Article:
Whether you want to become a carpenter as a job, or just want to be able to make some really cool things out of wood, you’ll probably hear a lot about millwork and casework as you set about building things. While they can be shoved under the umbrella of carpentry, both millwork and casework are their own separate things, and the difference between them is very important.
Millwork is woodworking that is produced in a mill and it is custom made to a specific customization. Examples of this would be doors, flooring, trims, and wall paneling. They need to be built into the space they are designed for. You can’t just go out and buy a new door right off the shelf, instead, you need to have it made for the size of the frame. Same with flooring and wall paneling, you need measurements to accurately have the items built for you.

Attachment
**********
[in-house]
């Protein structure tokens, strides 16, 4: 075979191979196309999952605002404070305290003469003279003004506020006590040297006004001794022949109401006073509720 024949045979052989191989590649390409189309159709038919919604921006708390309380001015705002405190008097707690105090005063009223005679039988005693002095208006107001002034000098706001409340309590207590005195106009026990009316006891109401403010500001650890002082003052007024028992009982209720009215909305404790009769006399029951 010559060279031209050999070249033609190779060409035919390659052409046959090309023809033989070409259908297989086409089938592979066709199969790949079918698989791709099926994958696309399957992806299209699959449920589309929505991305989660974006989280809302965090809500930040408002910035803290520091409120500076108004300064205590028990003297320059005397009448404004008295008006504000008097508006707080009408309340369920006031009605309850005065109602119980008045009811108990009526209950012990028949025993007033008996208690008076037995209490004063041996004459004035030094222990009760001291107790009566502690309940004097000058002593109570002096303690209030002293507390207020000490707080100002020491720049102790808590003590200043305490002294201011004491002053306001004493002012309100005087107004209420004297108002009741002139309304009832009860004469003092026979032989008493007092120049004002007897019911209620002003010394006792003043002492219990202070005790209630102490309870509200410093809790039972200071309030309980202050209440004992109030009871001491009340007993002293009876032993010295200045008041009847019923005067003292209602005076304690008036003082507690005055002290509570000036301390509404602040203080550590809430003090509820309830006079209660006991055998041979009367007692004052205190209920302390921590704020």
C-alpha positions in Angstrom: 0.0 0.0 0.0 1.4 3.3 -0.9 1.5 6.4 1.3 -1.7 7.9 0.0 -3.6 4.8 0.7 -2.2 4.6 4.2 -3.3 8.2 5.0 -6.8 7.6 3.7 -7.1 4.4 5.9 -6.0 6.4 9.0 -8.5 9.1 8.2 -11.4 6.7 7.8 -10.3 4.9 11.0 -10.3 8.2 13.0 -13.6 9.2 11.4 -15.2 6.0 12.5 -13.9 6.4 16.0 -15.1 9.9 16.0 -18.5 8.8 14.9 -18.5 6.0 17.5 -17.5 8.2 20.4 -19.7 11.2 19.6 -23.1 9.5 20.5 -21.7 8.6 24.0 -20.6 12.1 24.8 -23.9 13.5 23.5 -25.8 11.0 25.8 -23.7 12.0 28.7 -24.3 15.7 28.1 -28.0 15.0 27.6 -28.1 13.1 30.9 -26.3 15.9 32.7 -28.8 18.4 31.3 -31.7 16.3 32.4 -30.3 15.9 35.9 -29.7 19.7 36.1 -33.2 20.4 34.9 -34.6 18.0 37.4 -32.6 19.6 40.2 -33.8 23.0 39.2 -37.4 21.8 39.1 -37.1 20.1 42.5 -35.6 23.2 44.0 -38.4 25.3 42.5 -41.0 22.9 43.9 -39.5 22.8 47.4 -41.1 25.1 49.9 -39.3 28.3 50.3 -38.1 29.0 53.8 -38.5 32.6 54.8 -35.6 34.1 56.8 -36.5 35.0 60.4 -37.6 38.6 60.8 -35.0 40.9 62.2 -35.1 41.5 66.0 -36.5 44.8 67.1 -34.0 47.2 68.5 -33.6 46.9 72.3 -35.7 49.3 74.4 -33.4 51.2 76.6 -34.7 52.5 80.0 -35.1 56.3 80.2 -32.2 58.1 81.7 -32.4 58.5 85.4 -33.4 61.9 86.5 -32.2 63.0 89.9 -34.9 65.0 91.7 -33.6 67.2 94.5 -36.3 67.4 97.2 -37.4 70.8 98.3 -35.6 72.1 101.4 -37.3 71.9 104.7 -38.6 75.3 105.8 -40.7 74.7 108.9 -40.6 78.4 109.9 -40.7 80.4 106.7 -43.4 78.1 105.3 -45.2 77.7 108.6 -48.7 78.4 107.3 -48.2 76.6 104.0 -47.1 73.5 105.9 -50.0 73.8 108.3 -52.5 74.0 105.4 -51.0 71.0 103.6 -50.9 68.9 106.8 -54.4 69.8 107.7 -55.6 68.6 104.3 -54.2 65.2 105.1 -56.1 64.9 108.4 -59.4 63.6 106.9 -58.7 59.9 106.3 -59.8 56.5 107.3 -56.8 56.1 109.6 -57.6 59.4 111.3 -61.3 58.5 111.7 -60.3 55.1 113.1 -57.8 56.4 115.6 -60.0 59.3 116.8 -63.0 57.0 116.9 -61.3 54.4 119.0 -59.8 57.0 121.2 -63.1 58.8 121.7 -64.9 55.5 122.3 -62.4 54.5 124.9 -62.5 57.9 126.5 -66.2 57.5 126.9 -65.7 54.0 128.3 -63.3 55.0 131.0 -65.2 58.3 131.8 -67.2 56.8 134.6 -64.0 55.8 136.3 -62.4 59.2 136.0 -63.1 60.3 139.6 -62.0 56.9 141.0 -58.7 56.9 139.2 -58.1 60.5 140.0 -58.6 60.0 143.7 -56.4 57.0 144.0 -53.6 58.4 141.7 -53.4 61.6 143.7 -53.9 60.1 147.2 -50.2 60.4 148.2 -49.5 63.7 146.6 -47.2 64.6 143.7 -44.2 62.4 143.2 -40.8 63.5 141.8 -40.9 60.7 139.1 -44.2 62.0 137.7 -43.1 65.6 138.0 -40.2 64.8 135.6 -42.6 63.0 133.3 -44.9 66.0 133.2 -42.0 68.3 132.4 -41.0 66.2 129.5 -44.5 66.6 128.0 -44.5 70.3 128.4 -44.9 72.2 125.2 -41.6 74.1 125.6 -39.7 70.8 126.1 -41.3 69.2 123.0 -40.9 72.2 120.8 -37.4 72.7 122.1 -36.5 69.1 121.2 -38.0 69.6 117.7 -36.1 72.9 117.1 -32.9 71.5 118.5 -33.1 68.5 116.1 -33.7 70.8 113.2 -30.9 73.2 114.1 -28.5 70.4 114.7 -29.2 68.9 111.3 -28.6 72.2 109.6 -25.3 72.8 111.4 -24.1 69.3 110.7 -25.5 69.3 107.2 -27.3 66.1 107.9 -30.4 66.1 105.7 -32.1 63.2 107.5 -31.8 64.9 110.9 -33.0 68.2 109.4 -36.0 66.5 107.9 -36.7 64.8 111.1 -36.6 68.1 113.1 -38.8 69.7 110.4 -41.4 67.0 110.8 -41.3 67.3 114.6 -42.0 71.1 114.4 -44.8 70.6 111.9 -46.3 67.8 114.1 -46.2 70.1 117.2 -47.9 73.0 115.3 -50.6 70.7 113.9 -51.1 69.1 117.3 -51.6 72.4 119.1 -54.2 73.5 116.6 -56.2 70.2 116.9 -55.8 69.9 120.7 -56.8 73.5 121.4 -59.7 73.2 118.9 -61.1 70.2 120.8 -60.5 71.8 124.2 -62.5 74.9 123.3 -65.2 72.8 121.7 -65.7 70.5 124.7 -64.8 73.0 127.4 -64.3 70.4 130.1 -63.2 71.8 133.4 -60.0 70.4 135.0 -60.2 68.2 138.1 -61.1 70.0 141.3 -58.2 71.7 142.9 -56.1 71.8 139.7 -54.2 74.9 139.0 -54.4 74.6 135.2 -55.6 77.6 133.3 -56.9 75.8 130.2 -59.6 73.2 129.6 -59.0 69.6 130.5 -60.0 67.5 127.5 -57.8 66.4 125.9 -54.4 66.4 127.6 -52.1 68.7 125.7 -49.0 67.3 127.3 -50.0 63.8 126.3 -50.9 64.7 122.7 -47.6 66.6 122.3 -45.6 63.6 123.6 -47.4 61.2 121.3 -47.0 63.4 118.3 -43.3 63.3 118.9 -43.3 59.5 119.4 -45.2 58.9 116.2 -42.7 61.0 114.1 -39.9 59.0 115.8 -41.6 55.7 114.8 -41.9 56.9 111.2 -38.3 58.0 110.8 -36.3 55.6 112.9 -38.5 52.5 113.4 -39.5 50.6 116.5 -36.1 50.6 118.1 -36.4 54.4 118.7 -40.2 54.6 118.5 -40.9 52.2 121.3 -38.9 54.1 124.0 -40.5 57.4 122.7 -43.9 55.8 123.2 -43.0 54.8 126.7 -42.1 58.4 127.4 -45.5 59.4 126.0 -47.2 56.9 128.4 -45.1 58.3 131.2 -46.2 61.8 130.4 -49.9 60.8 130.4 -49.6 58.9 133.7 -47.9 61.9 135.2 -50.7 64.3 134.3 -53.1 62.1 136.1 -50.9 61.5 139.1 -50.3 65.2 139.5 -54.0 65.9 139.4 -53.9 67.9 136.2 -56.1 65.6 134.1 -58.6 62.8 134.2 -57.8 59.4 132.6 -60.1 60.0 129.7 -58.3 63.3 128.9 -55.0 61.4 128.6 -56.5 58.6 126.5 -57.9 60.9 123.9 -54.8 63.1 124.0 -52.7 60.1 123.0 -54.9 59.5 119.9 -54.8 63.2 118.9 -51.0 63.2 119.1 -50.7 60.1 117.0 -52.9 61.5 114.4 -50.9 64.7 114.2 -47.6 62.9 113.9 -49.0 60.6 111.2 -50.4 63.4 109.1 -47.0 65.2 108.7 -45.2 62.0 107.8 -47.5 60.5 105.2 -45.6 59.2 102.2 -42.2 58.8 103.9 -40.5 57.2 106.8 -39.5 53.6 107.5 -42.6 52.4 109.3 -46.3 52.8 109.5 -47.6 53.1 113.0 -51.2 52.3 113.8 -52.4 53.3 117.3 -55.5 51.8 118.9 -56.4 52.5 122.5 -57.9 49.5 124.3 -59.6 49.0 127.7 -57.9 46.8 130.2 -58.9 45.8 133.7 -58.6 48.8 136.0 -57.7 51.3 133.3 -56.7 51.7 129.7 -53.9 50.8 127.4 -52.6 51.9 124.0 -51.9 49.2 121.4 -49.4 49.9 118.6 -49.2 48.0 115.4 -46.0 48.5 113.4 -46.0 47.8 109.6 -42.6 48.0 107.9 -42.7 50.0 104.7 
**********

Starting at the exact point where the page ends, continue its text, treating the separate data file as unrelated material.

Custom items, panels, and anything that is purposely built into the space with millwork supplies are considered millwork. On the opposite end of the spectrum, is casework. Casework basically means making boxes.
Bookshelves, storage boxes, and cabinets are all casework, and all casework is premade stock goods. If you walk into a furniture store and see the storage items you can grab ready-made off the shelf, then it’s casework that’s built with standard measurements. It either comes made in a box or you have to assemble it.
So, the main difference between the two items is how they are made. Casework is ready-made boxes and cabinets, and millwork is anything that is custom made to fit the space it is assigned too. You’ll probably be using and dealing with both of these woodworking types as you build your next project or if you ever build or remodel a house.